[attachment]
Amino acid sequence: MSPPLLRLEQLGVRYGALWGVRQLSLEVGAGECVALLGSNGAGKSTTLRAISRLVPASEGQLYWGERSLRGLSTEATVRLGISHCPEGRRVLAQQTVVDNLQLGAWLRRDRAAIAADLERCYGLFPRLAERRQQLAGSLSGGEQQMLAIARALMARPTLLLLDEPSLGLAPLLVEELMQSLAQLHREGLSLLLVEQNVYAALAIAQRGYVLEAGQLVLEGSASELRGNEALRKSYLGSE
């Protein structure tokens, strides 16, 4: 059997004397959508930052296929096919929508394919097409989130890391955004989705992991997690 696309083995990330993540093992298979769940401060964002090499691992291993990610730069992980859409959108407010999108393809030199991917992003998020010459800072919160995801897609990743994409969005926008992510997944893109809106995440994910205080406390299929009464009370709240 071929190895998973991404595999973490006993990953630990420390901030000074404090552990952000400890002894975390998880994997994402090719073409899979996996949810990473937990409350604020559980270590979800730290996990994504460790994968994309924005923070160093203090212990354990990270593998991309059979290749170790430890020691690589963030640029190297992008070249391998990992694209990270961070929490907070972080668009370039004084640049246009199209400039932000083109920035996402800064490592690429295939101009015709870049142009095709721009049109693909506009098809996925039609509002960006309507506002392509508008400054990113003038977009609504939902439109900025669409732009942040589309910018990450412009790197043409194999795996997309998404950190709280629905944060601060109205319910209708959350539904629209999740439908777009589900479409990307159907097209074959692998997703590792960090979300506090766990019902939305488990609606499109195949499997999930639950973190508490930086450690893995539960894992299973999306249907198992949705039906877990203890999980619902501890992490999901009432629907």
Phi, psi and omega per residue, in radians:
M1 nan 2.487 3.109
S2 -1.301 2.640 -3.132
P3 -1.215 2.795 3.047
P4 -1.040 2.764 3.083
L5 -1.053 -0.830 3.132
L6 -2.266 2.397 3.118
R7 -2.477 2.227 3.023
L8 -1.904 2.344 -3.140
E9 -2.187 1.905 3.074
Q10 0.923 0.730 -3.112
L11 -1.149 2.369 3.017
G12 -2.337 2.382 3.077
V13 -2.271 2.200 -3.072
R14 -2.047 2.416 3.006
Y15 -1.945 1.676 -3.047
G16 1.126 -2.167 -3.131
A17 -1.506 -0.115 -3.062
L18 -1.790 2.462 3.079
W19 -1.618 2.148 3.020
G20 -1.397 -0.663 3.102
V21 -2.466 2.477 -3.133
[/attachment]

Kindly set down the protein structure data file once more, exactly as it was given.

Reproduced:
Amino acid sequence: MSPPLLRLEQLGVRYGALWGVRQLSLEVGAGECVALLGSNGAGKSTTLRAISRLVPASEGQLYWGERSLRGLSTEATVRLGISHCPEGRRVLAQQTVVDNLQLGAWLRRDRAAIAADLERCYGLFPRLAERRQQLAGSLSGGEQQMLAIARALMARPTLLLLDEPSLGLAPLLVEELMQSLAQLHREGLSLLLVEQNVYAALAIAQRGYVLEAGQLVLEGSASELRGNEALRKSYLGSE
């Protein structure tokens, strides 16, 4: 059997004397959508930052296929096919929508394919097409989130890391955004989705992991997690 696309083995990330993540093992298979769940401060964002090499691992291993990610730069992980859409959108407010999108393809030199991917992003998020010459800072919160995801897609990743994409969005926008992510997944893109809106995440994910205080406390299929009464009370709240 071929190895998973991404595999973490006993990953630990420390901030000074404090552990952000400890002894975390998880994997994402090719073409899979996996949810990473937990409350604020559980270590979800730290996990994504460790994968994309924005923070160093203090212990354990990270593998991309059979290749170790430890020691690589963030640029190297992008070249391998990992694209990270961070929490907070972080668009370039004084640049246009199209400039932000083109920035996402800064490592690429295939101009015709870049142009095709721009049109693909506009098809996925039609509002960006309507506002392509508008400054990113003038977009609504939902439109900025669409732009942040589309910018990450412009790197043409194999795996997309998404950190709280629905944060601060109205319910209708959350539904629209999740439908777009589900479409990307159907097209074959692998997703590792960090979300506090766990019902939305488990609606499109195949499997999930639950973190508490930086450690893995539960894992299973999306249907198992949705039906877990203890999980619902501890992490999901009432629907």
Phi, psi and omega per residue, in radians:
M1 nan 2.487 3.109
S2 -1.301 2.640 -3.132
P3 -1.215 2.795 3.047
P4 -1.040 2.764 3.083
L5 -1.053 -0.830 3.132
L6 -2.266 2.397 3.118
R7 -2.477 2.227 3.023
L8 -1.904 2.344 -3.140
E9 -2.187 1.905 3.074
Q10 0.923 0.730 -3.112
L11 -1.149 2.369 3.017
G12 -2.337 2.382 3.077
V13 -2.271 2.200 -3.072
R14 -2.047 2.416 3.006
Y15 -1.945 1.676 -3.047
G16 1.126 -2.167 -3.131
A17 -1.506 -0.115 -3.062
L18 -1.790 2.462 3.079
W19 -1.618 2.148 3.020
G20 -1.397 -0.663 3.102
V21 -2.466 2.477 -3.133